In education and work environments language is often characterized as a skill that can be leveraged in this little system we call capitalism. Dr. Nic Subtirelu is skeptical of this. In his 2017 paper, “Raciolinguistic ideology and Spanish-English bilingualism on the US labor market: An analysis of online job advertisements,” he unpacks how the rhetoric of language skills as human capital doesn’t capture the IRL economic experience of language minorities.

Are Spanish-English bilinguals in the United States earning the promised cold hard cash? While there is evidence that Spanish-English bilinguals outearn Spanish monolinguals, it seems that Spanish-English bilinguals don’t get a pay bump over English monolinguals. Hand-wringing reports of how Americans don’t learn foreign languages and will be ill-equipped in the global economy seem to ignore the millions of bilingual Latinxs in the U.S. Raise your hand if you think racism has something to do with that.

Raciolinguistics

Subtirelu applies a raciolinguistic ideology lens to the issue. Raciolinguistics is exactly what it sounds like. It’s the study of the relationships between race and language- both how language is used to construct race and how race theory applies to linguistics. For example, people who hold antiblack and racist attitudes are likely to have a negative view of African American English (AAVE). For the record, AAVE is a legit dialect with its own sophisticated grammar and a unique phonology.


According to raciolinguistic concepts U.S. Latinxs are racialized and therefore their English and Spanish are deemed non-standard and ‘deficient’ compared to the English of white Americans or the Spanish of Spaniards.

Subtirelu argues that U.S. employers conceive of Spanish in two ways. First, It’s a world language, which has economic value because it could be leveraged in international trade to ganar dinero. (Mexico is one of the United States’ biggest trading partners.) Second, Spanish is also conceived of as a local language, which has economic value because it can be used to hablar con U.S. Spanish speakers in customer service scenarios.

When employers orient toward Spanish as a world language for fancypants corporate jobs, they disregard U.S. Latinx bilingualism, but when employers need Spanish as a local language they are likely to hire bilingual U.S. Latinx workers. But do those language skills come with a wage premium? Existing research points to no.

The Study

He pulled 74,000 job advertisements from an online job board to identify how many jobs prefer or require Spanish-English bilingualism. And what those jobs are. And the difference in pay between those jobs and similar jobs without bilingual requirements. And which job descriptions conceive of Spanish as a world or local language. And any difference in pay among those.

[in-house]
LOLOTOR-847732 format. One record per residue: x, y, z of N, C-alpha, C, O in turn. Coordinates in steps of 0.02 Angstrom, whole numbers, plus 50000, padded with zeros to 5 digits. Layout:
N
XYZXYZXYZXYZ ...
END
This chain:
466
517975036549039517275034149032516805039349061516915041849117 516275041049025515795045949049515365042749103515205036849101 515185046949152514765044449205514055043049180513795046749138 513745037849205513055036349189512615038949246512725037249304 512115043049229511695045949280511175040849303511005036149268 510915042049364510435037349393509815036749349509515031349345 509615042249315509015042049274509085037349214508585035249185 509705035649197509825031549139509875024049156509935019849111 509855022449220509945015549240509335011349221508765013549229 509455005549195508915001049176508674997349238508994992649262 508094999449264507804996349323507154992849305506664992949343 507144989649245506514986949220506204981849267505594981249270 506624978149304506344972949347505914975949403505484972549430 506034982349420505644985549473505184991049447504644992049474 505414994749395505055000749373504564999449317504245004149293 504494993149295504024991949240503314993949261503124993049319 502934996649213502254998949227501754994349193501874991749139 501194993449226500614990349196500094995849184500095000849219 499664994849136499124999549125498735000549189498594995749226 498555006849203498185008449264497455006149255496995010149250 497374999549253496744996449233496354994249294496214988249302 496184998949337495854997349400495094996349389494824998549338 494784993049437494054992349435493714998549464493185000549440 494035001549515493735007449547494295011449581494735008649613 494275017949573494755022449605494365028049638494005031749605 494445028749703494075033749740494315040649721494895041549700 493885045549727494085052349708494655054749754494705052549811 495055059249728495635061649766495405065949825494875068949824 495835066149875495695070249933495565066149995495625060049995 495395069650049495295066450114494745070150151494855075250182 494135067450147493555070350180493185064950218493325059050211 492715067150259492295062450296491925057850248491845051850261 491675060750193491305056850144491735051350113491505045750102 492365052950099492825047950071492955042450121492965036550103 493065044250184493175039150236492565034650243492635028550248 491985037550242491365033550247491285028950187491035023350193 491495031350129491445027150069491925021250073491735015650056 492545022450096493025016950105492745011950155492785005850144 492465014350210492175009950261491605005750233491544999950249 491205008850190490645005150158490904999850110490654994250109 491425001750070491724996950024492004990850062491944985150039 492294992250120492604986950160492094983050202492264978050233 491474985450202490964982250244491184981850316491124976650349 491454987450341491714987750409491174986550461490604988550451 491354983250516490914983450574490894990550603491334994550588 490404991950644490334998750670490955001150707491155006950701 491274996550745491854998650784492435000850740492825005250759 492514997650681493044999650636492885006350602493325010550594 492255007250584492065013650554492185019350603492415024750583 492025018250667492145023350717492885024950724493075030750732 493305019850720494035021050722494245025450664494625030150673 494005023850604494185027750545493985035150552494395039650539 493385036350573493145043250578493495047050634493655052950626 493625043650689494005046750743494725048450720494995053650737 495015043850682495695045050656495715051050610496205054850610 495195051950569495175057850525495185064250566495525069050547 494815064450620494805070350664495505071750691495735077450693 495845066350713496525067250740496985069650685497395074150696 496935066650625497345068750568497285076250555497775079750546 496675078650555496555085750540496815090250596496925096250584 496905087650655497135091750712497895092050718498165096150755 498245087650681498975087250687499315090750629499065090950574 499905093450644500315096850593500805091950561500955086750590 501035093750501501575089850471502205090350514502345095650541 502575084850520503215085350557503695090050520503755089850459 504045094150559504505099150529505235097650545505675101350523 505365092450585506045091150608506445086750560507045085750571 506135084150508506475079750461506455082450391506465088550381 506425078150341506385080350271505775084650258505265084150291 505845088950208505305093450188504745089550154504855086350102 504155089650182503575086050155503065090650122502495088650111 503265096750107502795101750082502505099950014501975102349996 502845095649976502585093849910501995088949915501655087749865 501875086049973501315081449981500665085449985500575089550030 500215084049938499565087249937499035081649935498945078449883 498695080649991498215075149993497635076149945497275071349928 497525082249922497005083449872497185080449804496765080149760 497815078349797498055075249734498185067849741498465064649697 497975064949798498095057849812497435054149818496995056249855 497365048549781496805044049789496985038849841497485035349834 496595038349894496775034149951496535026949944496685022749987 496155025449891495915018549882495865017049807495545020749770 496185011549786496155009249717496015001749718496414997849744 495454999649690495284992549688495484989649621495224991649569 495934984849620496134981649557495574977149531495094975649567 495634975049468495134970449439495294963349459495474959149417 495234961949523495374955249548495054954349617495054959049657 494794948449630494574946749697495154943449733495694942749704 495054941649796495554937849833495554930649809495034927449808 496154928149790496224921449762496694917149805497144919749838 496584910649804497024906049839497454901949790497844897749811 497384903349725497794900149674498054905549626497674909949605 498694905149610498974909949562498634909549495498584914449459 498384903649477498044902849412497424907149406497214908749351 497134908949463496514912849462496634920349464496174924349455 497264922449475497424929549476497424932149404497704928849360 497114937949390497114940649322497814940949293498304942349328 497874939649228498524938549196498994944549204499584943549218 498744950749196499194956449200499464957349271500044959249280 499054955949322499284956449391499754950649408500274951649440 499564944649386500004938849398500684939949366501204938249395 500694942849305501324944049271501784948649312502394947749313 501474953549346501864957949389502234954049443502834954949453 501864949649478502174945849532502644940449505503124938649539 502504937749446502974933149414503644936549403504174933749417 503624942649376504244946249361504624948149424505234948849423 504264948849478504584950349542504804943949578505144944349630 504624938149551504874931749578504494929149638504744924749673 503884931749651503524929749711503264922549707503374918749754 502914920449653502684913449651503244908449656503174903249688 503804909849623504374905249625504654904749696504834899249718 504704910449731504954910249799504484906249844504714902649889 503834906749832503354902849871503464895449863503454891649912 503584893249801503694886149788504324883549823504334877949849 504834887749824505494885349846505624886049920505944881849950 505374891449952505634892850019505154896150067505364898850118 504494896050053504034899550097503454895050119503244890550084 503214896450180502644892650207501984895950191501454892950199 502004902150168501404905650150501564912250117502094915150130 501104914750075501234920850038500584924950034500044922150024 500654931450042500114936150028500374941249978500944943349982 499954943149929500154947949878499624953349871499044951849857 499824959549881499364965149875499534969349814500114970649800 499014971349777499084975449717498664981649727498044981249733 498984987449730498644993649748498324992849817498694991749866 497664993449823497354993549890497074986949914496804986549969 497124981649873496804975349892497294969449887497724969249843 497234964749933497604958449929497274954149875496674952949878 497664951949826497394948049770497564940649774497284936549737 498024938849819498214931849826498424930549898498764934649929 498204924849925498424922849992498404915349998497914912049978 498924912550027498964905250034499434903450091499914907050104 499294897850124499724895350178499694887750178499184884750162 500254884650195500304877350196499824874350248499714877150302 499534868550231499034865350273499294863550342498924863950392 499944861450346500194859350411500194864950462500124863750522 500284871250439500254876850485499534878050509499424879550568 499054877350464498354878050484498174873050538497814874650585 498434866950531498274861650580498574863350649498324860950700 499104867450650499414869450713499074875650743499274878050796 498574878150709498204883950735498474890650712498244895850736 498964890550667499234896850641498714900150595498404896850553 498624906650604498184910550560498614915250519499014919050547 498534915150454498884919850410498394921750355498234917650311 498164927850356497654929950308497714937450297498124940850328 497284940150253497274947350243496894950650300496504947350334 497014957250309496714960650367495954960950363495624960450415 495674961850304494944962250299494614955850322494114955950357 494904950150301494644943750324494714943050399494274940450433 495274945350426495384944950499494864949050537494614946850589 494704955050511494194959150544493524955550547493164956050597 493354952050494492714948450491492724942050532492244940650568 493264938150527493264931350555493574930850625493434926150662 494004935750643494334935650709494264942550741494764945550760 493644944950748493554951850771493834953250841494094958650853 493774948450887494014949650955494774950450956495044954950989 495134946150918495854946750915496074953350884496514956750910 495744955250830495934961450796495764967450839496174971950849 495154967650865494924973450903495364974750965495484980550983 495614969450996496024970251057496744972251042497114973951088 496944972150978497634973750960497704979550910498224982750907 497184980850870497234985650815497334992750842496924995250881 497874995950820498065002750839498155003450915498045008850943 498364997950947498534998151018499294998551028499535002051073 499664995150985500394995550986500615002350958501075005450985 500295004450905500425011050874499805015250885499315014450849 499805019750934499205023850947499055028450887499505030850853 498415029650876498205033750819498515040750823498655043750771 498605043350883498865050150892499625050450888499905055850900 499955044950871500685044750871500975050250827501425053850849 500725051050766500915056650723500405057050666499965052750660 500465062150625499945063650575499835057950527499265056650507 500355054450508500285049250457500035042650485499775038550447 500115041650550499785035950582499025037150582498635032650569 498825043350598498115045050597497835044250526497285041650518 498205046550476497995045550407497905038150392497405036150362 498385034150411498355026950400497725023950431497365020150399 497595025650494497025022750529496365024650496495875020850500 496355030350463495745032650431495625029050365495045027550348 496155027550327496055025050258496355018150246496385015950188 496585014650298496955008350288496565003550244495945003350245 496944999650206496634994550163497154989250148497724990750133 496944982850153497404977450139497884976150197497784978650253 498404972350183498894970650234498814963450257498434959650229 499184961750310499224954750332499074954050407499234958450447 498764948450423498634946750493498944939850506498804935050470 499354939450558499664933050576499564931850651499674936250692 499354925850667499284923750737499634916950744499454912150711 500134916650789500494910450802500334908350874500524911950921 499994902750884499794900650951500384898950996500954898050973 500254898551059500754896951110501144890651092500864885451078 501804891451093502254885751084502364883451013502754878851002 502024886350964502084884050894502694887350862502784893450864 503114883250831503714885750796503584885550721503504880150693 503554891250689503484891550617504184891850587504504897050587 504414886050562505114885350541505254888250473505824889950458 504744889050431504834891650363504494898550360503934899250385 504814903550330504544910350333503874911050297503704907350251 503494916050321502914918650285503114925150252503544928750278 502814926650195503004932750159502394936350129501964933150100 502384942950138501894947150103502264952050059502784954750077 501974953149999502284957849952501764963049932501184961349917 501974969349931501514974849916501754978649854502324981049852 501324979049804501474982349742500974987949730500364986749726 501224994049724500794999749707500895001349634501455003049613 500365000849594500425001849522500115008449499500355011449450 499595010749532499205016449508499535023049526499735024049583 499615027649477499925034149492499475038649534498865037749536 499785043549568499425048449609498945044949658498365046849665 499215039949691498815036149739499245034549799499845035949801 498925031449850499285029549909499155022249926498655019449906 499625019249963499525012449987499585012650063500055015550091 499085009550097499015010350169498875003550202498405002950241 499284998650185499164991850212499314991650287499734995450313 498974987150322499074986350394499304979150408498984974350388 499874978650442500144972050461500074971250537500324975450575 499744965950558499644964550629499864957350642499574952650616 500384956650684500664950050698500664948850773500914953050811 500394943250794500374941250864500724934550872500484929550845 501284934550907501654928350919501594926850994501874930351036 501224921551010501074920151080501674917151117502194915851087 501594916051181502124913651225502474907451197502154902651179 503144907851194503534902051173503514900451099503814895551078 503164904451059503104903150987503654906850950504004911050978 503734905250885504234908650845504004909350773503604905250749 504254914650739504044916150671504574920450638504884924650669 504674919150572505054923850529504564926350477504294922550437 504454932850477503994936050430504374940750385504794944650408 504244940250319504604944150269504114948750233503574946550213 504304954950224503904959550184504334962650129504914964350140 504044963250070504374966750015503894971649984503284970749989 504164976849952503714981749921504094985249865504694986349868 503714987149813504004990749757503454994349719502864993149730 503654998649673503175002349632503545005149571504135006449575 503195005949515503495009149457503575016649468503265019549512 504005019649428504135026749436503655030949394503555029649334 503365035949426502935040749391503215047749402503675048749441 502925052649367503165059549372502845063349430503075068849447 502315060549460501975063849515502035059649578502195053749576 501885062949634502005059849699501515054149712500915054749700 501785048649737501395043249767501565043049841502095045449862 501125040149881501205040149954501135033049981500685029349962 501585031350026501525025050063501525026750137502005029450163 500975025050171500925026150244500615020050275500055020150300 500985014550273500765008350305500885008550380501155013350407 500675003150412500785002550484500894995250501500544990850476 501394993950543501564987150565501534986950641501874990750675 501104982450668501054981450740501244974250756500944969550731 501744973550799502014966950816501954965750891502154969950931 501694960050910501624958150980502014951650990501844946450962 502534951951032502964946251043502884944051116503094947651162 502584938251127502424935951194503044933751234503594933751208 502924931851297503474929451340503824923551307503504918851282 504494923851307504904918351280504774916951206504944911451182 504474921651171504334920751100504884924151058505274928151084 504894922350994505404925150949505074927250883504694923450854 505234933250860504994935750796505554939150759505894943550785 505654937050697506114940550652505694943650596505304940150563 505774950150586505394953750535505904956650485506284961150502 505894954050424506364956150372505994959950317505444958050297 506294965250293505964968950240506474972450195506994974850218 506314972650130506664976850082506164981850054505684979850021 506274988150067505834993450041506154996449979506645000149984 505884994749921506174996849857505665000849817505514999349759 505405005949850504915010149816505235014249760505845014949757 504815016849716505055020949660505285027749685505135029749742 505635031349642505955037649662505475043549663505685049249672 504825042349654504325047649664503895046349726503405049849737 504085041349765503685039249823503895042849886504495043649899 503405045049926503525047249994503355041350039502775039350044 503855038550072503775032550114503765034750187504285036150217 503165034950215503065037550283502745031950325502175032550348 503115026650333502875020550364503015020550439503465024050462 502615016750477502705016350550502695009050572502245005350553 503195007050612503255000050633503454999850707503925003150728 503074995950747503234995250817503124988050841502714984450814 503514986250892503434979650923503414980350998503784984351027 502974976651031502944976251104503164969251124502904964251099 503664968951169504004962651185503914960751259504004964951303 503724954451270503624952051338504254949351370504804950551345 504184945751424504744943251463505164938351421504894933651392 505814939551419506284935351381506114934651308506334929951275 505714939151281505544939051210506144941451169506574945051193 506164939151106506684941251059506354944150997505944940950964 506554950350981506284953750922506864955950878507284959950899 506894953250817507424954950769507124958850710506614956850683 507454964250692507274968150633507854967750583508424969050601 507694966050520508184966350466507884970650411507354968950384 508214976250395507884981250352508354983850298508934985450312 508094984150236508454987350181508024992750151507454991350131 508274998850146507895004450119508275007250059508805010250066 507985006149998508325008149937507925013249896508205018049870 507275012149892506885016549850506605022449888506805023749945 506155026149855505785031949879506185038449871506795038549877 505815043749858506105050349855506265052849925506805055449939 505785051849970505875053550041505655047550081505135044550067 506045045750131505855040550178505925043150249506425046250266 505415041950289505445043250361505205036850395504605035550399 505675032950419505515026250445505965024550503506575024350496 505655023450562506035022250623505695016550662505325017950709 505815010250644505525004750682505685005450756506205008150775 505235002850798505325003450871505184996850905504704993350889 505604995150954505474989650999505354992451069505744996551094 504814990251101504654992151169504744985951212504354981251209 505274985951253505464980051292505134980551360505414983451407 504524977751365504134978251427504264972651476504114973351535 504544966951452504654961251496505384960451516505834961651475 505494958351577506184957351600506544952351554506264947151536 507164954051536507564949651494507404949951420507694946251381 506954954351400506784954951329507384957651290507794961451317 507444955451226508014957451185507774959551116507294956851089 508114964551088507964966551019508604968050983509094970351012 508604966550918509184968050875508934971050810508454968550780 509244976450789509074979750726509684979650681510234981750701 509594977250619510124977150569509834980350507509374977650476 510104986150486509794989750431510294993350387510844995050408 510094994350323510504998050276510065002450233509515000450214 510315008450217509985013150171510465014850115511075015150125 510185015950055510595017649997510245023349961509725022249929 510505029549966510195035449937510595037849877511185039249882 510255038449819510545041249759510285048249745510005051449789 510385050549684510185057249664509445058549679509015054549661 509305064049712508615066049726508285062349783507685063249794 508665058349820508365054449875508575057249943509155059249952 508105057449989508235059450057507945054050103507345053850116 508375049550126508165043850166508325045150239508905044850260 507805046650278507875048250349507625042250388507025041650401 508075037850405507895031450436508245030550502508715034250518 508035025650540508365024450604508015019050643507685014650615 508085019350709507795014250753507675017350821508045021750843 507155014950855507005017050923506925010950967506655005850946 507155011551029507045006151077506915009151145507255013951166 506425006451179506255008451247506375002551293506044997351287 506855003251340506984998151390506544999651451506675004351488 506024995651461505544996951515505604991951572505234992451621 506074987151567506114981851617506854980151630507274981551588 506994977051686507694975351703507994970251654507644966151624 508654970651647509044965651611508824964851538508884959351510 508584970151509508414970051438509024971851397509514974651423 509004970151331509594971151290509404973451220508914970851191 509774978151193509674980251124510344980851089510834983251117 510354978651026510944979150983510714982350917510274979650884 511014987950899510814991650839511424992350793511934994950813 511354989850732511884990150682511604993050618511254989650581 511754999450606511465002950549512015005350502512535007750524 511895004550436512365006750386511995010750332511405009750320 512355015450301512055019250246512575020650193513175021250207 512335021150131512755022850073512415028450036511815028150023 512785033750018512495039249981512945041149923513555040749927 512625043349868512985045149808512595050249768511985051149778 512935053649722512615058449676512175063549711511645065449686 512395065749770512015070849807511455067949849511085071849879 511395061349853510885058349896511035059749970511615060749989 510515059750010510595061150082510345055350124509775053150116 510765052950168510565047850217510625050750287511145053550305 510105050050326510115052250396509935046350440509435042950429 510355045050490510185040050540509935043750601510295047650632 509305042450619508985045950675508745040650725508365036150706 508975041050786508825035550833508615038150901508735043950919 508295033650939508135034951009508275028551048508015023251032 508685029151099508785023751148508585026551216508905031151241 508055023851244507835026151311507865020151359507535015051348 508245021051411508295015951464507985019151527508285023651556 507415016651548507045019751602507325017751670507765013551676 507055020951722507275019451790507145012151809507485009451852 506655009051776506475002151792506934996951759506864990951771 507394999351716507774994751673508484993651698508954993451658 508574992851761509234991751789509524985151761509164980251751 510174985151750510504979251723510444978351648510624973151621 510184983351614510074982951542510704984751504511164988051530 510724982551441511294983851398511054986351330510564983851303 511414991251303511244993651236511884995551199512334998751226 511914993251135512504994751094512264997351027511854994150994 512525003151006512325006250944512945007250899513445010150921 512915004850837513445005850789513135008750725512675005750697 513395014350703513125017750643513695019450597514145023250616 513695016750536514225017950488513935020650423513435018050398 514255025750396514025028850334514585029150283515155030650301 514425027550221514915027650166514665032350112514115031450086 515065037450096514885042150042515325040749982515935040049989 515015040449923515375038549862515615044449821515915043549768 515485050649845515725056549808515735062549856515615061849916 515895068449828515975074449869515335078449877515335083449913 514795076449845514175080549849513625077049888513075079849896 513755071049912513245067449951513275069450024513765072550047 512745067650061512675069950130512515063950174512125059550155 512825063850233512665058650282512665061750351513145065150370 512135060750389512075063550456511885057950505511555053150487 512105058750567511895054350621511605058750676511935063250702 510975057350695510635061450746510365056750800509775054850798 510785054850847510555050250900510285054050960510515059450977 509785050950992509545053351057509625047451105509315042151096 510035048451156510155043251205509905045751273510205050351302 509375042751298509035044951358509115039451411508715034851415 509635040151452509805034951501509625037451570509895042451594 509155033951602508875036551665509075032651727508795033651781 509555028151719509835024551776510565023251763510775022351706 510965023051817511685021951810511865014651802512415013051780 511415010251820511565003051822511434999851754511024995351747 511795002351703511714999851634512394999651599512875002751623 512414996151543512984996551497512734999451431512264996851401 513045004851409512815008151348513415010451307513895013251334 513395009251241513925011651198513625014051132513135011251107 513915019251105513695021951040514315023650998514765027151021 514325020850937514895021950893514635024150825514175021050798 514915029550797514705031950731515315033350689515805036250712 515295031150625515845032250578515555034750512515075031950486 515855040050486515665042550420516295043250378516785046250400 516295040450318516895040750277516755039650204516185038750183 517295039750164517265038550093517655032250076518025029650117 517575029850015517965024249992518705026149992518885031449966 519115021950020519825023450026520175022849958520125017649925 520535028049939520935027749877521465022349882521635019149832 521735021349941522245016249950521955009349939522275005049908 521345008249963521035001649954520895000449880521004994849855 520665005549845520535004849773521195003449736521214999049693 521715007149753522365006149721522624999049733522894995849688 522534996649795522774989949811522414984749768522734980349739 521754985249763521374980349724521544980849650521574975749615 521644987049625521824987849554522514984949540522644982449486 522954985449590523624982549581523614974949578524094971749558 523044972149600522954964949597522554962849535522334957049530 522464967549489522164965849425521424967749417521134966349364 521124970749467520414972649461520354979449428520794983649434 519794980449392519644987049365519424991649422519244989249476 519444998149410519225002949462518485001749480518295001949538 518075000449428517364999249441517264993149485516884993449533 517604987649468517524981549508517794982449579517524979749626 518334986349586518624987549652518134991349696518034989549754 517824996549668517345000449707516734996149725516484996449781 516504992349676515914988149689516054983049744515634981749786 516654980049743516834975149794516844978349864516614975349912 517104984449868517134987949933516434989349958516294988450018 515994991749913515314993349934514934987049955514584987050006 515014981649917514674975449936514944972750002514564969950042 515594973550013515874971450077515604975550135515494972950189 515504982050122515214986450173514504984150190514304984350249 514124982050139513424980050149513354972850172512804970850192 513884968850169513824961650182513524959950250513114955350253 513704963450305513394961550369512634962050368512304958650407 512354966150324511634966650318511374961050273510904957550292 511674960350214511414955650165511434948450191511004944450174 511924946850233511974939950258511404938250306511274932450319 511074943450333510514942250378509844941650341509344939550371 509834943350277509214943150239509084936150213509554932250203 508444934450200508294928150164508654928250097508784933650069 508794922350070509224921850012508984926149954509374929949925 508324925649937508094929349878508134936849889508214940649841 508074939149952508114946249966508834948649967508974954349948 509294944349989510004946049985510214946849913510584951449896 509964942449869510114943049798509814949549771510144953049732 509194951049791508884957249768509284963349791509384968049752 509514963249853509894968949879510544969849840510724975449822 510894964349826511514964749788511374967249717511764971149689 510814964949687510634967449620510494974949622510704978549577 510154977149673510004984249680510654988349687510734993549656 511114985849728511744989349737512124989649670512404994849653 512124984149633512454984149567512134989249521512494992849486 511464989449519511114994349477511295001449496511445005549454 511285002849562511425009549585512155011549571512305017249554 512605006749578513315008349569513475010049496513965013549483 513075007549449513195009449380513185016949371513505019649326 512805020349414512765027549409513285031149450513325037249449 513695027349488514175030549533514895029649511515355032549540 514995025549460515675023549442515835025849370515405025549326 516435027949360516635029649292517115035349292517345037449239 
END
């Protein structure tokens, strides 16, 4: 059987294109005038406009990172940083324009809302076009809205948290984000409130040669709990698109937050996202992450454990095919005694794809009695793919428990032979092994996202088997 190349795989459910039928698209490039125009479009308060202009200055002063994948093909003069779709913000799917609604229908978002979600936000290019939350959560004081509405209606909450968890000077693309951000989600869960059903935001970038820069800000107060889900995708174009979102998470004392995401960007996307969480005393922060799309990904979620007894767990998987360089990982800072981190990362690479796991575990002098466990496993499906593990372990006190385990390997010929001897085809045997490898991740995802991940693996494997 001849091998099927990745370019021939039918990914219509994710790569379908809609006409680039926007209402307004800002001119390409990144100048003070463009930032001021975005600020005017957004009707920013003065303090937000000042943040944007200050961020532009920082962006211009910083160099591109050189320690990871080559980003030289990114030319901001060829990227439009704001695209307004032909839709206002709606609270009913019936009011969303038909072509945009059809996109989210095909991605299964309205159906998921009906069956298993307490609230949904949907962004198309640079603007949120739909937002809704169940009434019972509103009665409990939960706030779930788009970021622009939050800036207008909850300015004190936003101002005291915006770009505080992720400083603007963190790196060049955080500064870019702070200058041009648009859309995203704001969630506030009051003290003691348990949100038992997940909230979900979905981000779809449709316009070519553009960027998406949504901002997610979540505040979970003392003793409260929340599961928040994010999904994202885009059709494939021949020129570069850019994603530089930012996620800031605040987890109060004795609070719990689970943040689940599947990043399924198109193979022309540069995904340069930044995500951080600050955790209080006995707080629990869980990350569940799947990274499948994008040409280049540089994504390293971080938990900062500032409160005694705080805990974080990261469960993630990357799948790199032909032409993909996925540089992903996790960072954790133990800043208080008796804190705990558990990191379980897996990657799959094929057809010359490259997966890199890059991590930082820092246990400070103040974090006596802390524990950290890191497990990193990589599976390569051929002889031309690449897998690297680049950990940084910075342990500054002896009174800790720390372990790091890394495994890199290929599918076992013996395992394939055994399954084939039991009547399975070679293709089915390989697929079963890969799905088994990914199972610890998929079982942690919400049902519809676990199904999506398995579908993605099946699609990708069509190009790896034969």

On average advertisements that did *not* mention Spanish had a higher salary listed than those that required or preferred Spanish-English bilingualism. Spanish was also more likely to be mentioned in ads that had low education and experience requirements. A matched sample contrasting jobs in the same states with comparable education and experience level showed that jobs that had *no* Spanish-English bilingual requirement paid an average of $3,500 more.

Digging into the jobs that require Spanish reveals even more not coolness. The handful of high paying jobs oriented to Spanish as a world language, with language about performing audits in South America, international accounting, international distribution, etc. The slightly larger number of middle paying jobs were primarily nonprofit and education jobs that oriented to Spanish as a local language. By far the largest group were low paying ($15,000-27,000) frontline customer service jobs that conceived of Spanish as a local language.

Additional uncoolness alert: the higher paying job ads were more likely to use language like speak fluent Spanish and the low wage jobs were much more likely to use the word bilingual. Subtirelu hypothesizes that the label bilingual was serving as a code for a more ‘nativelike’ authenticity than the label fluent and may carry some racial undertones. As an academic he has to hedge his impressions with qualifications and soft language, but we here at LinguaBishes are mere lowly linguistics groupies and I have no problem claiming with undue confidence that bilingual is probably code for Latinx in these ads and fluent was code for a suit who double-majored in accounting and Spanish.


Conclusion

While the job ads showed a demand for Spanish-English bilingualism, the most demand was in lower paying jobs that oriented toward Spanish as a local language and were probably recruiting Latinxs.

The electoral success of Donald Drumpf on a nativist platform, the botched federal government response to Hurricane Maria in Puerto Rico, and ICE ‘mistakenly’ detaining U.S. citizens that are Latinx are just a few signs that many whites don’t view Latinxs as sufficiently American. This research shows that this denigration extends to their bilingual skills, which are not financially valued in the job market despite capitalist rhetoric extolling the benefits of a multilingual workforce.

Though this has all been rather disheartening, it’s important for linguistic research to continue shedding light on whose languages and dialects have built-in privileges and who is given a pat on the head and a low wage job for their language skills.

This paper is recommended for bilingual bishes, sociolinguistics stans and anti-racists.


Subtirelu, N.C. (2017). Raciolinguistic ideology and Spanish-English bilingualism on the U.S. labor market: An analysis of online job advertisements. Language in Society, 46(4), 477-505. DOI:10.1017/S0047404517000379